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The wind resource potential at 50 m above ground on land and offshore Identifying the good wind potential at high elevations in states such as Indiana and off the shore of both coasts is important because it drives developers to depression symptoms nz best amitriptyline 50mg find ways to mood disorder exam questions order amitriptyline 50 mg line harvest this energy depression symptoms emedicine effective amitriptyline 10mg. Many of the opportunities being pursued through advanced 24 20% Wind Energy by 2030 Figure 2-2 mood disorder and alcohol buy discount amitriptyline 10 mg line. Comparison of the wind energy resource at 50 m, 70 m, and 100 m for Indiana 2 technology are intended to achieve higher elevations, where the resource is much greater, or to access extensive offshore wind resources. Typically installed in arrays of 30 to 150 machines, the average turbine installed in the United States in 2006 can produce approximately 1. Turbine power output is controlled by rotating the blades around their long axis to change the angle of attack with respect to the relative wind as the blades spin around the rotor hub. These wind sensors, along with sensors on the generator and drivetrain, also tell the blade pitch controller how to regulate the power output and rotor speed to prevent overloading the structural components. The turbine will pitch or feather the blades to stop power production and rotation at about 22. Most utility-scale turbines are upwind machines, meaning that they operate with the blades upwind of the tower to avoid the blockage created by the tower. The amount of energy in the wind available for extraction by the turbine increases with the cube (the third power) of wind speed; thus, a 10% increase in wind speed creates a 33% increase in available energy. A turbine can capture only a portion of this cubic increase in energy, though, because power above the level for which the electrical system has been designed, referred to as the rated power, is allowed to pass through the rotor. But land-based turbine size is not expected to grow as dramatically in the future as it has in the past. Larger sizes are physically possible; however, the logistical constraints of transporting the components via highways and of obtaining cranes large enough to lift the components present a major economic barrier that is difficult to overcome. The data show that turbines in the Lawrence Berkeley National Laboratory (Berkeley Lab) database (Wiser and Bolinger 2007) that began operating commercially before 1998 have an average capacity factor of about 22%. The turbines that began commercial operation after 1998, however, show an increasing capacity factor trend, reaching 36% in 2004 and 2005. The cost of wind-generated electricity has dropped dramatically since 1980, when the first commercial wind plants began operating in California. Wind energy prices have increased since 2002 for the following reasons (Wiser and Bolinger 2007): z Shortages of turbines and components, resulting from the dramatic recent growth of the wind industry in the United States and Europe the weakening U. With the exception of battery chargers and rare experiments with larger electricity-producing machines, the windmills of 1850 and even 1950 differed very little from the primitive devices from which they were derived. In the 1980s, the practical approach of using low-cost parts from agricultural and boat-building industries produced machinery that usually worked, but was heavy, high-maintenance, and grid-unfriendly. Little was known about structural loads caused by turbulence, which led to the frequent and early failure of critical parts, such as yaw drives. Additionally, the small-diameter machines were deployed in the California wind corridors, mostly in densely packed arrays that were not aesthetically pleasing in such a rural setting. These densely packed arrays also often blocked the wind from neighboring turbines, producing a great deal of turbulence for the downwind machines. Recognizing these issues, wind operators and manufacturers have worked to develop better machines with each new generation of designs. Drag-based devices and simple lift-based designs gave way to experimentally designed and tested high-lift rotors, many with full-span pitch control. Blades that had once been made of sail or sheet metal progressed through wood to advanced fiberglass composites. Designs moved from mechanical cams and linkages that feathered or furled a machine to high-speed digital controls. Airfoils, which are now tested in wind tunnels, are designed for insensitivity to surface roughness and dirt. Increased understanding of aeroelastic loads and the ability to incorporate this knowledge into finite element models and structural dynamics codes make the machines of today more robust but also more flexible and lighter on a relative basis than those of a decade ago. Each group of wind turbine designers has predicted that its latest machine is the largest that a wind turbine will ever be. The primary argument for limiting the size of wind turbines is based on the squarecube law.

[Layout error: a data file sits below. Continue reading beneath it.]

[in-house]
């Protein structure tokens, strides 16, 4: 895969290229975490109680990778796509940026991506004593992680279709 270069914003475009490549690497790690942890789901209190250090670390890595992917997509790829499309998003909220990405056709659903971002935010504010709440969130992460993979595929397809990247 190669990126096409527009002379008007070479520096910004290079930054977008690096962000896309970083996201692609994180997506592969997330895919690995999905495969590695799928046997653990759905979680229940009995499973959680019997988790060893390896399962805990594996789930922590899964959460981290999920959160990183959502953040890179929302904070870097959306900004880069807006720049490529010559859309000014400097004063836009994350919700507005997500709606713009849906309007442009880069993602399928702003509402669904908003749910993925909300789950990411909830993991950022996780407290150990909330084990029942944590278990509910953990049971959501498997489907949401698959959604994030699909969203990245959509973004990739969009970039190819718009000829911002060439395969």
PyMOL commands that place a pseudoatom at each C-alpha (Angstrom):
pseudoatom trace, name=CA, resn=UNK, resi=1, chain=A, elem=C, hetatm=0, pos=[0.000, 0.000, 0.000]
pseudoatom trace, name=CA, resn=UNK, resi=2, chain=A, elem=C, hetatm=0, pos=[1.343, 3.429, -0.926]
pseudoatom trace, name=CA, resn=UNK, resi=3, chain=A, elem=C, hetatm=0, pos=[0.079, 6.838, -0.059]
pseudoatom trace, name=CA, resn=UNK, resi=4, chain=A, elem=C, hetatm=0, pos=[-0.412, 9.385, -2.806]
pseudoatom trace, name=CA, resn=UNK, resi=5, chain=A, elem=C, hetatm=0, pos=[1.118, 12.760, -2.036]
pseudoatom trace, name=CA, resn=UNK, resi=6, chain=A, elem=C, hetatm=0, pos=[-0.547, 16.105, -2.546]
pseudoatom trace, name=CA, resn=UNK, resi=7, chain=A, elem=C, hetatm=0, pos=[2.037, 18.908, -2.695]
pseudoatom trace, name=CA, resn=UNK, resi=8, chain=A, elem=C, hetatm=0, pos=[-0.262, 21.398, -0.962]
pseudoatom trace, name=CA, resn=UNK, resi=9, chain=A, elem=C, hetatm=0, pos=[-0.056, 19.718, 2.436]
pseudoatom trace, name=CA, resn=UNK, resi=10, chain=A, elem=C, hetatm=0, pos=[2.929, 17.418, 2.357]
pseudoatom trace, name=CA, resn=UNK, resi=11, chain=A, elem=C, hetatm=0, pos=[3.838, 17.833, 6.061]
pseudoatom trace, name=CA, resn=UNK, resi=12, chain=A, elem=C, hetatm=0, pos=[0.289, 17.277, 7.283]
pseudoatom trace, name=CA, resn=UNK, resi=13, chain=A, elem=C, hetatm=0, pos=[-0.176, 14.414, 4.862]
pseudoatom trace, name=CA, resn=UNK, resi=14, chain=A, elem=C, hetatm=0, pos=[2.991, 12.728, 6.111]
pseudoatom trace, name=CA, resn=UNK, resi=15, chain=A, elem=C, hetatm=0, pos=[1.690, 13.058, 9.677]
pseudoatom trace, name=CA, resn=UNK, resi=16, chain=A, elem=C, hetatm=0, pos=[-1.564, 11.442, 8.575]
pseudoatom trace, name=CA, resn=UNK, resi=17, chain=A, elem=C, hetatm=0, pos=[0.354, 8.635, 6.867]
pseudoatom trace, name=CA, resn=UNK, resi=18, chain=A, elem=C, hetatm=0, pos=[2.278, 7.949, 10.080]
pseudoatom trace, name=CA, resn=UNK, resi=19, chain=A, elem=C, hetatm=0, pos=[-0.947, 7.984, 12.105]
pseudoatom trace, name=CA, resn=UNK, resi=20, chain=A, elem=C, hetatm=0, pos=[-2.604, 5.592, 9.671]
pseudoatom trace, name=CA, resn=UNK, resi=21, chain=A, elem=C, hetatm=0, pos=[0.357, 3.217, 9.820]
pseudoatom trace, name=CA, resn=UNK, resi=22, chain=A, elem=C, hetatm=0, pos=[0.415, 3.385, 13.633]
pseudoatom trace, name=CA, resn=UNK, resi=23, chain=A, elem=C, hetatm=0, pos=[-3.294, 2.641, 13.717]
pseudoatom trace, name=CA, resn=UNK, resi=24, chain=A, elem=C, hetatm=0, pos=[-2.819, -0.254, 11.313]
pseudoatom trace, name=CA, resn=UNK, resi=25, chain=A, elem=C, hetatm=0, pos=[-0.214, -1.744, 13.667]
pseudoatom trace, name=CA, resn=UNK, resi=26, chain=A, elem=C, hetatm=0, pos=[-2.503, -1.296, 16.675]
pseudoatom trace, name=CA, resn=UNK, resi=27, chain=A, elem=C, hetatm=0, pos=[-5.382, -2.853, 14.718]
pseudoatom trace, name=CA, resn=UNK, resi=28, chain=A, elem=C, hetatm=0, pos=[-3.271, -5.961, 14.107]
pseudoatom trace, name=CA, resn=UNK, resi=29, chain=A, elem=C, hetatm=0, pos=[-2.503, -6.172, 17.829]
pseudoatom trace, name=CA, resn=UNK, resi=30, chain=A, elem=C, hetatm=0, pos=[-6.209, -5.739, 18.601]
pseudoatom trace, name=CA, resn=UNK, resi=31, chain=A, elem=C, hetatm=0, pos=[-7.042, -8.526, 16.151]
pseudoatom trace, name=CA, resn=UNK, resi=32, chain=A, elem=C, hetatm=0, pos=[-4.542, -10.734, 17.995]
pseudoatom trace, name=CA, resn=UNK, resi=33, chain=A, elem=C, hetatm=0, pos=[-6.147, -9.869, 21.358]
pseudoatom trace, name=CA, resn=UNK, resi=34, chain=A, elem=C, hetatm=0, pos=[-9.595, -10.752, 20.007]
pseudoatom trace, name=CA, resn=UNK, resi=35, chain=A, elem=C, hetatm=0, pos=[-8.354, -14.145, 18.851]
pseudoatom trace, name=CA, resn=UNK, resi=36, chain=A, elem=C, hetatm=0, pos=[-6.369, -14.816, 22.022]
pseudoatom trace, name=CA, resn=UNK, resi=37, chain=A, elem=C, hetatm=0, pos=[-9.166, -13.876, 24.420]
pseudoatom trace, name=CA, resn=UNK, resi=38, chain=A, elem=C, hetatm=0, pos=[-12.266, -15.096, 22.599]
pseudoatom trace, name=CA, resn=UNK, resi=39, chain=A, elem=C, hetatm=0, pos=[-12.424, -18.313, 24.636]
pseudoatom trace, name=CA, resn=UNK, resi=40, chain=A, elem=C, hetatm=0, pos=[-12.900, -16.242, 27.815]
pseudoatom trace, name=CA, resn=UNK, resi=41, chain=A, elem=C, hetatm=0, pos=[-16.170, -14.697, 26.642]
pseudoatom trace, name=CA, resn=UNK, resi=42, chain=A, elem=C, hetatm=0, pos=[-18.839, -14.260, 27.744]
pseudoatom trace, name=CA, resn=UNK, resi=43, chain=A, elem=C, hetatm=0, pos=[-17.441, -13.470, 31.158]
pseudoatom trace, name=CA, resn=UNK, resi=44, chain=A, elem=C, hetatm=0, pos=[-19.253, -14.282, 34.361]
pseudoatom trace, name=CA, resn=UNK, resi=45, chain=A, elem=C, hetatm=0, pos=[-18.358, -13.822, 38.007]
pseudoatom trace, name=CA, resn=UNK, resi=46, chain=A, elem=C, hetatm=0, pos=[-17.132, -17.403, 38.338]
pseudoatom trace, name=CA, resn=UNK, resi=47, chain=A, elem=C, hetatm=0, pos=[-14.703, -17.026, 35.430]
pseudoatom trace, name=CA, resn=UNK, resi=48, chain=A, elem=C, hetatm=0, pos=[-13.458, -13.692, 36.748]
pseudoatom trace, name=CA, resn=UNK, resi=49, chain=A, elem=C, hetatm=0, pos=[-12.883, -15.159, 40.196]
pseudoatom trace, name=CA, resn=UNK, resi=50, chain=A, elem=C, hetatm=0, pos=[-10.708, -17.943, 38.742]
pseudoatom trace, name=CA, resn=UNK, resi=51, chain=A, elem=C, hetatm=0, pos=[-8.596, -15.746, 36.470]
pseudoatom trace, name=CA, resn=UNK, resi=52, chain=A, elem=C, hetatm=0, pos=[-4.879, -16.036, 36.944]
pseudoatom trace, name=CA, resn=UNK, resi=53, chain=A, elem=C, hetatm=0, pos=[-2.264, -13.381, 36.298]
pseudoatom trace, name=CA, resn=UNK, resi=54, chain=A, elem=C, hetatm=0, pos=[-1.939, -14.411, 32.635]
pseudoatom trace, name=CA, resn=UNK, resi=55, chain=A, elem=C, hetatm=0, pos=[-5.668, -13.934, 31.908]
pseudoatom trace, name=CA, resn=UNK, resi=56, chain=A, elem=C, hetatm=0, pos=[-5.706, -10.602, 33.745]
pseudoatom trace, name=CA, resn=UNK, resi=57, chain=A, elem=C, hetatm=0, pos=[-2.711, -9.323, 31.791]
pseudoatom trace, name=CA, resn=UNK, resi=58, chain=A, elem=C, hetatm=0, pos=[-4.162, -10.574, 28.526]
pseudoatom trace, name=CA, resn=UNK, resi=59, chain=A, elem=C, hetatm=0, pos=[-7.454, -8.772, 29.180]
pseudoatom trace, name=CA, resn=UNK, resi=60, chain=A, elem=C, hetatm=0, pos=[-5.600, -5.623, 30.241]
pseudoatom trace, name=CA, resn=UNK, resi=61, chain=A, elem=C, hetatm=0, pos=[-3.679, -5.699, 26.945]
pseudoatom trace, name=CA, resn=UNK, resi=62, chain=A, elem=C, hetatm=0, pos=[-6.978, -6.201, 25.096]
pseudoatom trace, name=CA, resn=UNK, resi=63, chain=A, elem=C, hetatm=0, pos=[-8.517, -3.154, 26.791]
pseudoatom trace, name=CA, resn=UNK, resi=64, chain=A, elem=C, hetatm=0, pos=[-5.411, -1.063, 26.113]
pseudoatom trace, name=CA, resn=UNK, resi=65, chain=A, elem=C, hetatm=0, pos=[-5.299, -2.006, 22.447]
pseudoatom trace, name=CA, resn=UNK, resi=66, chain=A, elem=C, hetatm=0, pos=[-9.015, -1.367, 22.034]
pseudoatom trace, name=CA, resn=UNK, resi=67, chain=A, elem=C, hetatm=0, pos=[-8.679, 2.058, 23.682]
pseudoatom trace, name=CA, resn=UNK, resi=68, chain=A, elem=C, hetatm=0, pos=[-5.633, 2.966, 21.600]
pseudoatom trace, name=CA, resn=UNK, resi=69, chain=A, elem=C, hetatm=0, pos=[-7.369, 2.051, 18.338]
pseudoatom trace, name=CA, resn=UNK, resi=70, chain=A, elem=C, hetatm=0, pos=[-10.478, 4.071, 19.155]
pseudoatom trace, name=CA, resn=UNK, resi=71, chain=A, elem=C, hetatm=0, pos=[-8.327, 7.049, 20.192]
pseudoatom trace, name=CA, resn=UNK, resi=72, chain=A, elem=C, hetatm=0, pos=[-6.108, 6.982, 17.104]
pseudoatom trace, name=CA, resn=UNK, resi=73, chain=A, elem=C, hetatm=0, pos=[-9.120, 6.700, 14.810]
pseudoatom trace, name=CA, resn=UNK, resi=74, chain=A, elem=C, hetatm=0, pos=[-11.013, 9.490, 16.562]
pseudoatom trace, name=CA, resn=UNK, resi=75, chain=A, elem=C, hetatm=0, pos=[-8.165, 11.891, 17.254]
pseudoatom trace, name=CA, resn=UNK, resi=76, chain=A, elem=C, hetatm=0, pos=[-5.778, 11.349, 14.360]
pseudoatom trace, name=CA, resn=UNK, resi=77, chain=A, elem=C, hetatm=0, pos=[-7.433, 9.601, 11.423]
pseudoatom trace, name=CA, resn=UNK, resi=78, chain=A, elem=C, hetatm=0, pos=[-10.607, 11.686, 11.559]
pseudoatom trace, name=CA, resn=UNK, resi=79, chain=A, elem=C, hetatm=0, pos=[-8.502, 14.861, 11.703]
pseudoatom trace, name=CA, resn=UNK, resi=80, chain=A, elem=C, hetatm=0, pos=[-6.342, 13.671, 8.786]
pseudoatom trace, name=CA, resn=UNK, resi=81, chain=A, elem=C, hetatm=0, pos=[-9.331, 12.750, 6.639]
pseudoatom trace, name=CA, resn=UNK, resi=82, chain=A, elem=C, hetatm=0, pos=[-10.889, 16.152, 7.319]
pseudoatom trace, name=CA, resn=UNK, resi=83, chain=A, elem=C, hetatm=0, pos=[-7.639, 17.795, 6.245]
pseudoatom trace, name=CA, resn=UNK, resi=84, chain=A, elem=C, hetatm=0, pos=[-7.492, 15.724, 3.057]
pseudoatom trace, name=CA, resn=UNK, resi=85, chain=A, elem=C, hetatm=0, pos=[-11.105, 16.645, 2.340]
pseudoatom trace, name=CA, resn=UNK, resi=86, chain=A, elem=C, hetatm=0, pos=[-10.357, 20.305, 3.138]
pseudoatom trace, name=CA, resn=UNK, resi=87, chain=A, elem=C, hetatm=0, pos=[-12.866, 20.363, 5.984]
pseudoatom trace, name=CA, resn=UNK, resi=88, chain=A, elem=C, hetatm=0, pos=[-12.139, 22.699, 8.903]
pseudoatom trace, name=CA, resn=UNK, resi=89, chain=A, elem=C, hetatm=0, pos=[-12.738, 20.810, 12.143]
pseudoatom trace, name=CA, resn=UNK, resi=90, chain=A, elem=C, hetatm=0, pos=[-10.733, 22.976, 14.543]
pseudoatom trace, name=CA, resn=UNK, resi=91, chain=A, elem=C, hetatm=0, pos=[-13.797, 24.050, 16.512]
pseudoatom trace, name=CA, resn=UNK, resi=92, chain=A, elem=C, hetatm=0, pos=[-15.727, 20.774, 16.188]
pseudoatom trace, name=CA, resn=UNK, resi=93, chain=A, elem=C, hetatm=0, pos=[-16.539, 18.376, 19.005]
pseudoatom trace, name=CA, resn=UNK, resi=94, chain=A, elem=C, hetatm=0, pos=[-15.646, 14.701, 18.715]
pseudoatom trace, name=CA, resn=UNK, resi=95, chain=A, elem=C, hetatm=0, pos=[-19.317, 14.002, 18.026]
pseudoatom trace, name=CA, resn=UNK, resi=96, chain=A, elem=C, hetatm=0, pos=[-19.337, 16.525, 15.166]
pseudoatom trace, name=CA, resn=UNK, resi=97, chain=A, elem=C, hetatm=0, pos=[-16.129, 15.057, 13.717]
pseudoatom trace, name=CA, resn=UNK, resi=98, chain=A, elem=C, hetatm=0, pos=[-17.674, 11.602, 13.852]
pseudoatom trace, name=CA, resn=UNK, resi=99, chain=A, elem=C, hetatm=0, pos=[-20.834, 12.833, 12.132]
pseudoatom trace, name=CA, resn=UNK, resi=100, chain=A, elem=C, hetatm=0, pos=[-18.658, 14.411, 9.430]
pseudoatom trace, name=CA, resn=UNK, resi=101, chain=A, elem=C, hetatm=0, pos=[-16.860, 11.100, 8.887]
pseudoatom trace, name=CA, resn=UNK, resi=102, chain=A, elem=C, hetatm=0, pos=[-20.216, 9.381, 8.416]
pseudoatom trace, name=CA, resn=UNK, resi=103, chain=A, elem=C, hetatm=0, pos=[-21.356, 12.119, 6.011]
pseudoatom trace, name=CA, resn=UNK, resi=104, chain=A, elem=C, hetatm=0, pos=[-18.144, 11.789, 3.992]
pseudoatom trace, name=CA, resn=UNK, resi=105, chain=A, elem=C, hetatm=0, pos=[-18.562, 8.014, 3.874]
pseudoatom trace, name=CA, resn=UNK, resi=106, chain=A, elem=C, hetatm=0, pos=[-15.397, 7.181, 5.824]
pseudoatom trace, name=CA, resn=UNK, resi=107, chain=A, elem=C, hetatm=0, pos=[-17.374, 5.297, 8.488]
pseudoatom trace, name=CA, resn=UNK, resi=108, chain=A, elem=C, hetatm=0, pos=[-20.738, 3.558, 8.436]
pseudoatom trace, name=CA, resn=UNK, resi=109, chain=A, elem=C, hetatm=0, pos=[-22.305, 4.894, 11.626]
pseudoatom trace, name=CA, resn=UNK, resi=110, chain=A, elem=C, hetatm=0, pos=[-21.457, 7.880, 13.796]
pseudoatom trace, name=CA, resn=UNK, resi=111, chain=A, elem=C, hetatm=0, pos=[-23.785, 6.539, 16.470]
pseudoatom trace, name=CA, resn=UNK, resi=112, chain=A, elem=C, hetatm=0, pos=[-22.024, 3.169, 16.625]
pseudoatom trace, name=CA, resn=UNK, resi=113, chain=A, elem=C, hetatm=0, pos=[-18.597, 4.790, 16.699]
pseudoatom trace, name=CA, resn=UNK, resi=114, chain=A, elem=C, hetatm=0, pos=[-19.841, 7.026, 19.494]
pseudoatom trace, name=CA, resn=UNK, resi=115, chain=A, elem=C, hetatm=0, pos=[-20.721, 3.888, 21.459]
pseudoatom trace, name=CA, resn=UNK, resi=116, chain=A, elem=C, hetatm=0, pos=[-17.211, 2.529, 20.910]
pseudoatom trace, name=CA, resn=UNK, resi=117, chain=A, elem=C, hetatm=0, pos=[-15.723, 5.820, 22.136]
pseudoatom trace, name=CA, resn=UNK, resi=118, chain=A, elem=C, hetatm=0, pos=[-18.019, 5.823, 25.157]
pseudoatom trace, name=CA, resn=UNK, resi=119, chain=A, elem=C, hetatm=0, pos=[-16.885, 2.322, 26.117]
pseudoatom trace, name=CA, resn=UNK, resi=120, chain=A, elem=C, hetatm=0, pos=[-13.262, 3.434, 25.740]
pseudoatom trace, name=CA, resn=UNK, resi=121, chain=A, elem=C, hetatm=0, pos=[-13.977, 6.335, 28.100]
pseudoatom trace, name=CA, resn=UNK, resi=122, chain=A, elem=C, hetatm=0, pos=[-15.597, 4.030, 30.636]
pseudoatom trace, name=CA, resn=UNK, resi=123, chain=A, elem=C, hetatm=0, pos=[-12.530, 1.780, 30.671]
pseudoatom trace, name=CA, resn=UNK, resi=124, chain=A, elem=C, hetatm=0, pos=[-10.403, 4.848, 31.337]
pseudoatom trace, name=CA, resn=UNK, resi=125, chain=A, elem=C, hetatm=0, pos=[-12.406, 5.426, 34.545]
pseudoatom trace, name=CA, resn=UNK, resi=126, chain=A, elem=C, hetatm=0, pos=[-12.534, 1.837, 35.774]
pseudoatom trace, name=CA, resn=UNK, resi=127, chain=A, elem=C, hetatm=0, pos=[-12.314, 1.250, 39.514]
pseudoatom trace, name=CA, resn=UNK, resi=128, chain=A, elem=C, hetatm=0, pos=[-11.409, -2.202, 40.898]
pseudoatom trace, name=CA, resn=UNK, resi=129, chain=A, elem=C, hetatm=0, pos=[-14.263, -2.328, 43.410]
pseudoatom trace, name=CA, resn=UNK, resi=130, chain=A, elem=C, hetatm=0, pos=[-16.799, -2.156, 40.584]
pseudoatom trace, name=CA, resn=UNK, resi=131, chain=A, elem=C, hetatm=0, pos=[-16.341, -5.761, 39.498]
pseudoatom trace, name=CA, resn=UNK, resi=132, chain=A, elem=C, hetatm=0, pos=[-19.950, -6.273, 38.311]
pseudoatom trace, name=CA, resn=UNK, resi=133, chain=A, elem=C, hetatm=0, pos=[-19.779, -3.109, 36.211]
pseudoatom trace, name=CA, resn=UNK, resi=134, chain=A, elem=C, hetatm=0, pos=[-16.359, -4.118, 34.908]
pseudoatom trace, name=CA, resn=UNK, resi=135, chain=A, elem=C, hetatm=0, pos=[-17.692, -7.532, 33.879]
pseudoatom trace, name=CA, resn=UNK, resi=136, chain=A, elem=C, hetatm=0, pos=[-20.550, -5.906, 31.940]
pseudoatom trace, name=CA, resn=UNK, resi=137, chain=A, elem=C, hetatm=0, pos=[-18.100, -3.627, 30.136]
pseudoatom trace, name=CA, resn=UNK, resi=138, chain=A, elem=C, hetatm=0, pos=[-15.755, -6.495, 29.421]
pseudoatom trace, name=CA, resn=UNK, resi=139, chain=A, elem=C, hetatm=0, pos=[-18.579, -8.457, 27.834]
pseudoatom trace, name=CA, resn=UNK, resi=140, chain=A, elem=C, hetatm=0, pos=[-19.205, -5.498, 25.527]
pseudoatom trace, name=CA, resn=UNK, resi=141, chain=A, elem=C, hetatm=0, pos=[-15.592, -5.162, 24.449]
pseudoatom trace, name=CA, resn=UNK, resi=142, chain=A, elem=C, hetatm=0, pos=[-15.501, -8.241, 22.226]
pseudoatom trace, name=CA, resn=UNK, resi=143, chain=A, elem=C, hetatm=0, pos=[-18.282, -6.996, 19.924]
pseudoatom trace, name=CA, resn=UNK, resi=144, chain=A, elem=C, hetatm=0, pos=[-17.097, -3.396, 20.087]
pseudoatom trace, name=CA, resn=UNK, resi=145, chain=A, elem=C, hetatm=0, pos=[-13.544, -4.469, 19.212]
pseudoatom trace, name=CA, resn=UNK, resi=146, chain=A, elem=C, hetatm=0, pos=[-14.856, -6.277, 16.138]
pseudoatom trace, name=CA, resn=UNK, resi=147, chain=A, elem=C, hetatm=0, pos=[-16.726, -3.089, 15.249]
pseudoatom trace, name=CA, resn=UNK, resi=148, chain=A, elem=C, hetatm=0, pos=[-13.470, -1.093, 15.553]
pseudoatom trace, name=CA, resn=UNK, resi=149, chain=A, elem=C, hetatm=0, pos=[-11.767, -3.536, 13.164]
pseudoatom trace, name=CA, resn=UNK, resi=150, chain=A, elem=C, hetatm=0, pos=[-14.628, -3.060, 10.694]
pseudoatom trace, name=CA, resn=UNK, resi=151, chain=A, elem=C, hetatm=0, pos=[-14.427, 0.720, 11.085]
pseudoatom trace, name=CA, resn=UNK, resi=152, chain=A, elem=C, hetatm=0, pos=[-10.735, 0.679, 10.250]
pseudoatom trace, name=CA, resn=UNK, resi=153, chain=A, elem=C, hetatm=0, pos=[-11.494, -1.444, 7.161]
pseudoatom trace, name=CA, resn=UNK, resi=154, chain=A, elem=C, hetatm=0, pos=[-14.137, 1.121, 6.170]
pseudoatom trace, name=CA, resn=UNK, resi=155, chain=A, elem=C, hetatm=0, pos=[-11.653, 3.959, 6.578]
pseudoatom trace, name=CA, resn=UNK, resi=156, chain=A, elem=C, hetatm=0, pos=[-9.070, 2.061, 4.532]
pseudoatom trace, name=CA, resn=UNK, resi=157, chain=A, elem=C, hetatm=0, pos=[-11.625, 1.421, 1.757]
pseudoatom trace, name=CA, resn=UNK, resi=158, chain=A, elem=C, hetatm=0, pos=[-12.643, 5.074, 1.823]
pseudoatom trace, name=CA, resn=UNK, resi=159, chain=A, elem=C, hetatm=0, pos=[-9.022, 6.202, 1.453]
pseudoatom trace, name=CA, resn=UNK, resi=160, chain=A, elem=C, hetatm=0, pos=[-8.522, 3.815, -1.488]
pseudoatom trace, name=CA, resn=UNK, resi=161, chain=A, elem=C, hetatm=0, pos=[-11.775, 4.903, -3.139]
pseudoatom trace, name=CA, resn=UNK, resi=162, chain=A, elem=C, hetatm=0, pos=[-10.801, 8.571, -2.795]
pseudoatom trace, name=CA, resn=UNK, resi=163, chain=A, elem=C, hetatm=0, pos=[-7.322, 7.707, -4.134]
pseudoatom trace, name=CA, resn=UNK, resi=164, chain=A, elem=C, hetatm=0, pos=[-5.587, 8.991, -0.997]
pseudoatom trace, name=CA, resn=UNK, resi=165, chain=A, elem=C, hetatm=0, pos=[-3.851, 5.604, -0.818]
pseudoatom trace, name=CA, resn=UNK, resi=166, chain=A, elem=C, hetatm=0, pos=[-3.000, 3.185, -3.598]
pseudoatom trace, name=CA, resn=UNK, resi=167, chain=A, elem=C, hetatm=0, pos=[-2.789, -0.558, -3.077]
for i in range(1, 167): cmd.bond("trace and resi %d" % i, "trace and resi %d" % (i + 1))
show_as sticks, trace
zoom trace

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References:

  • http://iars.org/wp-content/uploads/13_IARS_AM_RCL_F1.pdf
  • https://www.aafp.org/afp/2017/0915/afp20170915p371.pdf
  • http://www.rapidtest.com/pdf/RF_320-100(01-21-2016).pdf